If congress and the folks at companies like AccuWeather get their way then you’ll soon be paying twice for your weather information. The National Weather Service has been making it’s forecasts and data available online for quite awhile now and you’ve already paid for it via your taxes. You can go to the NWS website and look up forecasts for your area or have them beamed to your cell phone at no extra cost and it seems that some folks want to put a stop to it:
The bill, introduced last week by Sen. Rick Santorum, R-Pa., would prohibit federal meteorologists from competing with companies such as AccuWeather and The Weather Channel, which offer their own forecasts through paid services and free ad-supported Web sites.
Supporters say the bill wouldn’t hamper the weather service or the National Hurricane Center from alerting the public to hazards — in fact, it exempts forecasts meant to protect “life and property.”
But critics say the bill’s wording is so vague they can’t tell exactly what it would ban.
“I believe I’ve paid for that data once. … I don’t want to have to pay for it again,” said Scott Bradner, a technical consultant at Harvard University.
He says that as he reads the bill, a vast amount of federal weather data would be forced offline.
“The National Weather Service Web site would have to go away,” Bradner said. “What would be permitted under this bill is not clear — it doesn’t say. Even including hurricanes.”
Yet another Republican putting the interests of businesses ahead of American citizens. Guess which state AccuWeather is based in? Last I checked the Weather Channel and AccuWeather are far from being unprofitable so the only motivation for this bill is pure greed. Not that they aren’t trying to come up with some bullshit reasons why this is a good idea:
The decision of what information to remove would be up to Commerce Secretary Carlos Gutierrez — possibly followed, in the event of legal challenges, by a federal judge.
A spokesman for Sen. Bill Nelson, D-Fla., said the bill threatens to push the weather service back to a “pre-Internet era” — a questionable move in light of the four hurricanes that struck the state last year. Nelson serves on the Senate Commerce Committee, which has been assigned to consider the bill.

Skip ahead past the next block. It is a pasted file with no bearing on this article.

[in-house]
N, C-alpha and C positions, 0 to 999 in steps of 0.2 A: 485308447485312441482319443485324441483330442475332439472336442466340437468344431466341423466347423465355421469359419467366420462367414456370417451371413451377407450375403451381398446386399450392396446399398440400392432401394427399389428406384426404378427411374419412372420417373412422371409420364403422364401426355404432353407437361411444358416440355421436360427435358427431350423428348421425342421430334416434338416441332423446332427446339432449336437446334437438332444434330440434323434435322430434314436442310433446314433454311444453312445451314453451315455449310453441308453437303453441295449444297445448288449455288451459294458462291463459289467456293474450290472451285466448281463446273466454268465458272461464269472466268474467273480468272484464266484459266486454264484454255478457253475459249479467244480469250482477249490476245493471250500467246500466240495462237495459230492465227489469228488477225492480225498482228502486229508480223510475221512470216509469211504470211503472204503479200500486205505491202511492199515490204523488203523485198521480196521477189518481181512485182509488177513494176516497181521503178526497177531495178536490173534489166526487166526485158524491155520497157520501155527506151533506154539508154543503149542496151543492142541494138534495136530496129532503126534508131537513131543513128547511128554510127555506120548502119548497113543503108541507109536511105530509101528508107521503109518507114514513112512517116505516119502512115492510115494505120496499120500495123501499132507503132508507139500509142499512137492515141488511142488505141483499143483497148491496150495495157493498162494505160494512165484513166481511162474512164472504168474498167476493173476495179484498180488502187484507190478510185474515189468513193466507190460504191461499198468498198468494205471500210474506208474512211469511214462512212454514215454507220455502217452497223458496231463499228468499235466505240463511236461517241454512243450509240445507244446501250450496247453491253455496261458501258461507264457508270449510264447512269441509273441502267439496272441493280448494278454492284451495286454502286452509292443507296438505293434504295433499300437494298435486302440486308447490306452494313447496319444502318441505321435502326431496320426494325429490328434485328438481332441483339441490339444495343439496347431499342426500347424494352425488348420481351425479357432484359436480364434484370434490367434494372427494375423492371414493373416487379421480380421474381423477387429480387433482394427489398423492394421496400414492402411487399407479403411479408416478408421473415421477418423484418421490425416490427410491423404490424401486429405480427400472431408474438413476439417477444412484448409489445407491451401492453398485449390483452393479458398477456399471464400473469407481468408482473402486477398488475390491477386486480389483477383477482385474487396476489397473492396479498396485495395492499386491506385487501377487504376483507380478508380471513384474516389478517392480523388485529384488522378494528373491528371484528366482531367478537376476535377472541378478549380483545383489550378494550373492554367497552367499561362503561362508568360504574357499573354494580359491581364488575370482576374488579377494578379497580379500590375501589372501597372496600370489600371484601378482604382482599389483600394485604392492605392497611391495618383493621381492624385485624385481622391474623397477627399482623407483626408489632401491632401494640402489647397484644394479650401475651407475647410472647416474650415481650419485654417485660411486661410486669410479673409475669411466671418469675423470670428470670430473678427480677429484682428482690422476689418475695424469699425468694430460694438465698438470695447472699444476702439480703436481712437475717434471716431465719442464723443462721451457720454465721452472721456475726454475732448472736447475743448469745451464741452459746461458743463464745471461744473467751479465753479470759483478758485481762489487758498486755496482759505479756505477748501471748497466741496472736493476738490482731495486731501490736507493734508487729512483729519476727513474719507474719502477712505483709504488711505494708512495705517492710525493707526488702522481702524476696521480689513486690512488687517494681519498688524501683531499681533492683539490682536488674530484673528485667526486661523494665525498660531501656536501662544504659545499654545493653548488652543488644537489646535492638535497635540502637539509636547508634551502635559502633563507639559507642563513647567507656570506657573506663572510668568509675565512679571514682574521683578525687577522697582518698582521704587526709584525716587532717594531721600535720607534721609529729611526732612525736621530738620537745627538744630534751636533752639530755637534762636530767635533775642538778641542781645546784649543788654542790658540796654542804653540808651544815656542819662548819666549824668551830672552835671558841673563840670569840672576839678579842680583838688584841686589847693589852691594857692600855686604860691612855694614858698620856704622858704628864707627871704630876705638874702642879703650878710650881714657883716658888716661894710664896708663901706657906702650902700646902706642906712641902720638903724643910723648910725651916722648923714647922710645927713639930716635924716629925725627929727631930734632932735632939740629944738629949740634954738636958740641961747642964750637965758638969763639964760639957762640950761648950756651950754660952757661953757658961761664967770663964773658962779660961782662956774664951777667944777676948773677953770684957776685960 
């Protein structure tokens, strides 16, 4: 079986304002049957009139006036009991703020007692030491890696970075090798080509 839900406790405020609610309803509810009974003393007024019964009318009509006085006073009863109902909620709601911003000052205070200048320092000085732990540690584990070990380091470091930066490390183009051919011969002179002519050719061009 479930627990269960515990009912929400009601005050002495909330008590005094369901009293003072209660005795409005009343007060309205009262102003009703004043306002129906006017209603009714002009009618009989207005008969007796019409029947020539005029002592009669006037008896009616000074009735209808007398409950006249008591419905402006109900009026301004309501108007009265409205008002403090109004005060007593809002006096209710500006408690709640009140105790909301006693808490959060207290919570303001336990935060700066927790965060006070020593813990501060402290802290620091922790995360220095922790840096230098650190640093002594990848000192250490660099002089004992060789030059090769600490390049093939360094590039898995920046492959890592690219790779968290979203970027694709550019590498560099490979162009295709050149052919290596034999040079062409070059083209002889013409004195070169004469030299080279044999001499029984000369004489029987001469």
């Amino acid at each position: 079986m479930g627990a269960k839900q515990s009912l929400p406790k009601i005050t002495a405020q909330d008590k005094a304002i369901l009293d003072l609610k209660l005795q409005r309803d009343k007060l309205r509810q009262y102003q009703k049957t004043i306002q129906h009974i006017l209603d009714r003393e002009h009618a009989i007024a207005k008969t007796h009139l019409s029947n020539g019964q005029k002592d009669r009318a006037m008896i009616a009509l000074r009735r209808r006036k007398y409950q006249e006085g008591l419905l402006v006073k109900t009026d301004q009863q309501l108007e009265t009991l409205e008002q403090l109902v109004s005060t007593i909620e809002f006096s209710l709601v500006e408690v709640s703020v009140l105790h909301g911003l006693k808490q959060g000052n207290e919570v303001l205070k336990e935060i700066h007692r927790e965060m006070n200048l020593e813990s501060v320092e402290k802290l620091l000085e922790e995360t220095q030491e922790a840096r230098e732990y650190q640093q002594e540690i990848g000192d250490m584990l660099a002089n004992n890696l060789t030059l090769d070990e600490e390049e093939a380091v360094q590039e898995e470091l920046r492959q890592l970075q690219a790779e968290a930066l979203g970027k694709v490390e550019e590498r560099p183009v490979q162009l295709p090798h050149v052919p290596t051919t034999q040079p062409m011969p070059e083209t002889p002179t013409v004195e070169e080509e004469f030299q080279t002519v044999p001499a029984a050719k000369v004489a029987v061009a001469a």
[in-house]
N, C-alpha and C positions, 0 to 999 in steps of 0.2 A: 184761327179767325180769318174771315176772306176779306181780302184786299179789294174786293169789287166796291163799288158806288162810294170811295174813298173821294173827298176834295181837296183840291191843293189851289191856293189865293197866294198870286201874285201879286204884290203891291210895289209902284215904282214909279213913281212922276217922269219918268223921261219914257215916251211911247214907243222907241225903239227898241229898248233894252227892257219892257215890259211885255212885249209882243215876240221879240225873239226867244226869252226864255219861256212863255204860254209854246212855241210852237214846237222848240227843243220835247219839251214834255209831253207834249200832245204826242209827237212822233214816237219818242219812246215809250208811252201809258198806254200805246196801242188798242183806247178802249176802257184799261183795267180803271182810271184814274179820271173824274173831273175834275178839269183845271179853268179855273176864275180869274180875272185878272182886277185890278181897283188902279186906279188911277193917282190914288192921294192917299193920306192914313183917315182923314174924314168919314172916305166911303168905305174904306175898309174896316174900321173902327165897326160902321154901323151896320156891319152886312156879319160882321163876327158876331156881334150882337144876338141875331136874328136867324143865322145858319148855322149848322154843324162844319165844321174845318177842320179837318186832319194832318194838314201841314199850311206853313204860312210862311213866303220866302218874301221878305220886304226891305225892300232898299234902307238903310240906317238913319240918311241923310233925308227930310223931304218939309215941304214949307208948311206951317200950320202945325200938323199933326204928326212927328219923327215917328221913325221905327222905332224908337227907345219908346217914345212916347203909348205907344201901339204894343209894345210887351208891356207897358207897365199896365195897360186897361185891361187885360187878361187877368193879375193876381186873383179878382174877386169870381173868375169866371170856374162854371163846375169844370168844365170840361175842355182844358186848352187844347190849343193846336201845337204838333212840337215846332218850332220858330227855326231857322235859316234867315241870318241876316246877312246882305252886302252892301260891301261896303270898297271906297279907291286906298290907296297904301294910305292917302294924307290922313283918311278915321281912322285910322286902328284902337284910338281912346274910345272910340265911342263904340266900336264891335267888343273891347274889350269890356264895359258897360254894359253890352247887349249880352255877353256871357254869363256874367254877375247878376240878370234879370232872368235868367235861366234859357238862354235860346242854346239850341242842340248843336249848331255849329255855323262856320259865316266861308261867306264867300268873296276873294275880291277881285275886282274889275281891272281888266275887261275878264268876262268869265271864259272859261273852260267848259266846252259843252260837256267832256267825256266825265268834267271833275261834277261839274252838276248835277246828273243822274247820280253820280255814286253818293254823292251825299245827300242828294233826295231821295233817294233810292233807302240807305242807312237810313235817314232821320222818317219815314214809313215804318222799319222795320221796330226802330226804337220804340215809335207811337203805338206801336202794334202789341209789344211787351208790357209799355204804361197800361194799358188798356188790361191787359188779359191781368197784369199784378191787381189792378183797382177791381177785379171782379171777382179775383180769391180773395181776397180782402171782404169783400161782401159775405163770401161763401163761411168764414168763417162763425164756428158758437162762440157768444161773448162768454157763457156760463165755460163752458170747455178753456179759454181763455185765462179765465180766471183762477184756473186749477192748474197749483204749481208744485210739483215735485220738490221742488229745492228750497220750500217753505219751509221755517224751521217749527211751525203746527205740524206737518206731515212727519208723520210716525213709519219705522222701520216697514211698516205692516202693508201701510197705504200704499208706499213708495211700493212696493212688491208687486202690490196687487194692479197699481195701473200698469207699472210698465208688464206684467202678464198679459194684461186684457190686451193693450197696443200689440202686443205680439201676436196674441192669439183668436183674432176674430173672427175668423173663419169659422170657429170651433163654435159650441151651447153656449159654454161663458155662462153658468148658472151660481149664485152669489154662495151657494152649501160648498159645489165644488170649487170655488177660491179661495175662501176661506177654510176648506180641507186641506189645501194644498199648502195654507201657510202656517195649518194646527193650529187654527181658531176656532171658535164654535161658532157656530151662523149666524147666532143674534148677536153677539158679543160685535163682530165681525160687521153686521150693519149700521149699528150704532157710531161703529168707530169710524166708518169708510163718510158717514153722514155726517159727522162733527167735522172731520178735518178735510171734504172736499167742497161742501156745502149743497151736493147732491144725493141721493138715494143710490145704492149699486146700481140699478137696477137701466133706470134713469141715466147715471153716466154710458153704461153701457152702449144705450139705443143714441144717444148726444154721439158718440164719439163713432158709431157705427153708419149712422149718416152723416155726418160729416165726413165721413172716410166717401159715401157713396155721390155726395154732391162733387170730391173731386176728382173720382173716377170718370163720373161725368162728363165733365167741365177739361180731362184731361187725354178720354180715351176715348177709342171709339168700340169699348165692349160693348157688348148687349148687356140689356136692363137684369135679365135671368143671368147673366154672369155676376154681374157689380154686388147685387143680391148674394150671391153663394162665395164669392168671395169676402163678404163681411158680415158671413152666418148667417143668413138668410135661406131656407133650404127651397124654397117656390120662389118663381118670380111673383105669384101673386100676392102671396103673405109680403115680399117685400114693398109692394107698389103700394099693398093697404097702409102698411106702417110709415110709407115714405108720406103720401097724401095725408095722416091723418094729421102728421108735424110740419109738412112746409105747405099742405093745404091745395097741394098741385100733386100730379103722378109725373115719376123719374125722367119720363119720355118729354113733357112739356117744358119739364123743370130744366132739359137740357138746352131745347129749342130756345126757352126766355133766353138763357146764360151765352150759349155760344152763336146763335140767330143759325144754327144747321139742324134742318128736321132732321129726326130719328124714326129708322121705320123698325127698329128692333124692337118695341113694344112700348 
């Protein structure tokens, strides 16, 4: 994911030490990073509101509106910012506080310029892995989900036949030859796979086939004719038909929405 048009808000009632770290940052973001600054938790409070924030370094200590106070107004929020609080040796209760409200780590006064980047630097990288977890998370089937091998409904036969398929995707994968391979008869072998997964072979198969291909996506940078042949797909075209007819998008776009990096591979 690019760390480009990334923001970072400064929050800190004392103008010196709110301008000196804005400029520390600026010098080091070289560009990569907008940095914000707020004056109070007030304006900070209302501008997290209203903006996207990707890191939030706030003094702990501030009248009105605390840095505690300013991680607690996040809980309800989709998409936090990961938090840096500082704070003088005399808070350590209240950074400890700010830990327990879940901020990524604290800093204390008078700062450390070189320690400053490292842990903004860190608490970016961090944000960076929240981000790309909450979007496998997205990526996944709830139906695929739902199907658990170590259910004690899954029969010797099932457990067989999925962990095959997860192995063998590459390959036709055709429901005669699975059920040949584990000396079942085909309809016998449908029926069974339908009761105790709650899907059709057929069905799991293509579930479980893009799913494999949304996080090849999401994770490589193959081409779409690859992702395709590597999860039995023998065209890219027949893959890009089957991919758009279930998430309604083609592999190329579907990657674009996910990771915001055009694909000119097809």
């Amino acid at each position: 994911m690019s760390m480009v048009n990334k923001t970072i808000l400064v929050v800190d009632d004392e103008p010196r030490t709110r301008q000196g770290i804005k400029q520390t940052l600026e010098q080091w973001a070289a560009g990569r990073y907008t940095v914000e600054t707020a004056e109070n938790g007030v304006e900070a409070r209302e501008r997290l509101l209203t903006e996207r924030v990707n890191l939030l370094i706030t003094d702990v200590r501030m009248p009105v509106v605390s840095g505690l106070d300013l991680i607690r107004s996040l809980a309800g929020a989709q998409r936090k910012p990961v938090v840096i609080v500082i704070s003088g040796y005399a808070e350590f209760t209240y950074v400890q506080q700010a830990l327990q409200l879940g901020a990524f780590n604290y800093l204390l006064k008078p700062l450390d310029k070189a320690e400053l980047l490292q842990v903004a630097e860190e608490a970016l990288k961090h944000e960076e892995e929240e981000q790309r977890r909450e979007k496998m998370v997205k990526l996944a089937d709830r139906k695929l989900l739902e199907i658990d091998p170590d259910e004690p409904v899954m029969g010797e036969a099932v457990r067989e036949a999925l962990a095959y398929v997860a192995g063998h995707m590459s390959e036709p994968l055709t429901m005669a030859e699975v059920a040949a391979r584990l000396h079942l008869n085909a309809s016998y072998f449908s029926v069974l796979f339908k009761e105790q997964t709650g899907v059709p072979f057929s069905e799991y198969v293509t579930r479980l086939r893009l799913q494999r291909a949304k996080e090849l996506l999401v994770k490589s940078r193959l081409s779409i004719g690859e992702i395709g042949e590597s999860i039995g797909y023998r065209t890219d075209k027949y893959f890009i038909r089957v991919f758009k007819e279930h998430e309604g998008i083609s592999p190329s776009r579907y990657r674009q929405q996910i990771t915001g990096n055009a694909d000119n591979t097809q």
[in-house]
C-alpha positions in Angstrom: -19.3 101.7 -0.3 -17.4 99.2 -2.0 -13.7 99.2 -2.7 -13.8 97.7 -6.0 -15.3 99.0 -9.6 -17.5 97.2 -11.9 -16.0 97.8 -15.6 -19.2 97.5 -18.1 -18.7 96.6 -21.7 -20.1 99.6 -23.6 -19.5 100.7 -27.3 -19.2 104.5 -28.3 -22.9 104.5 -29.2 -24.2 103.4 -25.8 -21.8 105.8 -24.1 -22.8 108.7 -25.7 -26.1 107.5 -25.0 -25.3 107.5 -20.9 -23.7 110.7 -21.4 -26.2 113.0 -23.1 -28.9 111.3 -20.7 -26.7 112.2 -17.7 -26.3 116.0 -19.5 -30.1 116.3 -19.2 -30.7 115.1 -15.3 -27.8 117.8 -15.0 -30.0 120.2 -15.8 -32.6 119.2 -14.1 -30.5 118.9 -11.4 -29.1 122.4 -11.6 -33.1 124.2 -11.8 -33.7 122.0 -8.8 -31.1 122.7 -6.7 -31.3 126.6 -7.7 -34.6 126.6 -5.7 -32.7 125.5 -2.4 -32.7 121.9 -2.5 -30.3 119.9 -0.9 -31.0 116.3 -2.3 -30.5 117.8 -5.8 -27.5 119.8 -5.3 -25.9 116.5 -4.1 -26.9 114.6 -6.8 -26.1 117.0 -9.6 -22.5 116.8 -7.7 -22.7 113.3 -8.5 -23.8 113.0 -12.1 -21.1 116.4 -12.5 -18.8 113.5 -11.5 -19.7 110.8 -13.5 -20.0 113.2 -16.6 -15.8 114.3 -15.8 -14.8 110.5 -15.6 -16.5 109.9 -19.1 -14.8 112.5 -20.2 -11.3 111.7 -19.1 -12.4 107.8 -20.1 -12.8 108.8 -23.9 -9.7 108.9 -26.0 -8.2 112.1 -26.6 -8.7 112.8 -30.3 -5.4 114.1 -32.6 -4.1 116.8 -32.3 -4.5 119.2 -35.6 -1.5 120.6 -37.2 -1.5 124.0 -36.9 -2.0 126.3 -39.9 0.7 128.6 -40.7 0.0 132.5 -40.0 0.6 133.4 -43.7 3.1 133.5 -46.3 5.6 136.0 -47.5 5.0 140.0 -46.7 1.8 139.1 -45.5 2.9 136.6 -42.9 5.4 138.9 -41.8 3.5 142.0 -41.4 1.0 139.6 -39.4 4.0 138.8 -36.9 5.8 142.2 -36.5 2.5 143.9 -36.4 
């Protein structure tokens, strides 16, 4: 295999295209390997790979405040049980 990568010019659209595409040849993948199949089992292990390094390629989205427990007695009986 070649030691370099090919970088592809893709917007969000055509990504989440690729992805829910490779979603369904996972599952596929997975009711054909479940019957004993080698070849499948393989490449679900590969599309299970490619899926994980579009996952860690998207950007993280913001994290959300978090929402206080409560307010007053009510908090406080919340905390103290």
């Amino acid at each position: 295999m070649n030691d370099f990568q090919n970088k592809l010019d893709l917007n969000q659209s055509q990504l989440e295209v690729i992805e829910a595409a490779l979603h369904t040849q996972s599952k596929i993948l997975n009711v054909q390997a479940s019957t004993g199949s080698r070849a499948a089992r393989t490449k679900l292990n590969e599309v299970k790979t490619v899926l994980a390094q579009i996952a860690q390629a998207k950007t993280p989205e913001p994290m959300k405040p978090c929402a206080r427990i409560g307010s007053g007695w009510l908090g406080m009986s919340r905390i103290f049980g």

“The weather service proved so instrumental and popular and helpful in the wake of the hurricanes. How can you make an argument that we should pull it off the Net now?” said Nelson’s spokesman, Dan McLaughlin. “What are you going to do, charge hurricane victims to go online, or give them a pop-up ad?”
But Barry Myers, AccuWeather’s executive vice president, said the bill would improve public safety by making the weather service devote its efforts to hurricanes, tsunamis and other dangers, rather than duplicating products already available from the private sector.
“The National Weather Service has not focused on what its core mission should be, which is protecting other people’s lives and property,” said Myers, whose company is based in State College, Pa. Instead, he said, “It spends hundreds of millions of dollars a year, every day, producing forecasts of ‘warm and sunny.’”
Can anyone tell me of any recent hurricanes or tornadoes that came as a total surprise because the National Weather Service was busy predicting trivial weather elsewhere and thusly not fully focused on the dangerous weather? Give me a fucking break. They make it sound like predicting one is a completely separate task from predicting the other when it’s all part of the same task. Oh, and the National Weather Service doesn’t predict tsunamis, you dumbass!
Too bad Santorum let the real motivation slip out while promoting the bill:
Santorum made similar arguments April 14 when introducing his bill. He also said expanded federal services threaten the livelihoods of private weather companies.
“It is not an easy prospect for a business to attract advertisers, subscribers or investors when the government is providing similar products and services for free,” Santorum said.
This isn’t about public safety, this is all about money. The National Weather Service doesn’t provide it’s data for free at all. You and I have already paid for it via our taxes and it’s one of the few governmental agencies that seems to be a pretty good value for the money.
NOAA has taken no position on the bill. But Ed Johnson, the weather service’s director of strategic planning and policy, said his agency is expanding its online offerings to serve the public.
“If someone claims that our core mission is just warning the public of hazardous conditions, that’s really impossible unless we forecast the weather all the time,” Johnson said. “You don’t just plug in your clock when you want to know what time it is.”
Myers argued that nearly all consumers get their weather information for free through commercial providers, including the news media, so there’s little reason for the federal agency to duplicate their efforts.
“Do you really need that from the NOAA Web site?” he asked.
Dear Mr. Myers: Fuck you. I already paid for it once. I don’t see the need to pay you directly or indirectly to have access to it. If you can’t handle that then close up shop and find something else to peddle. Asshole.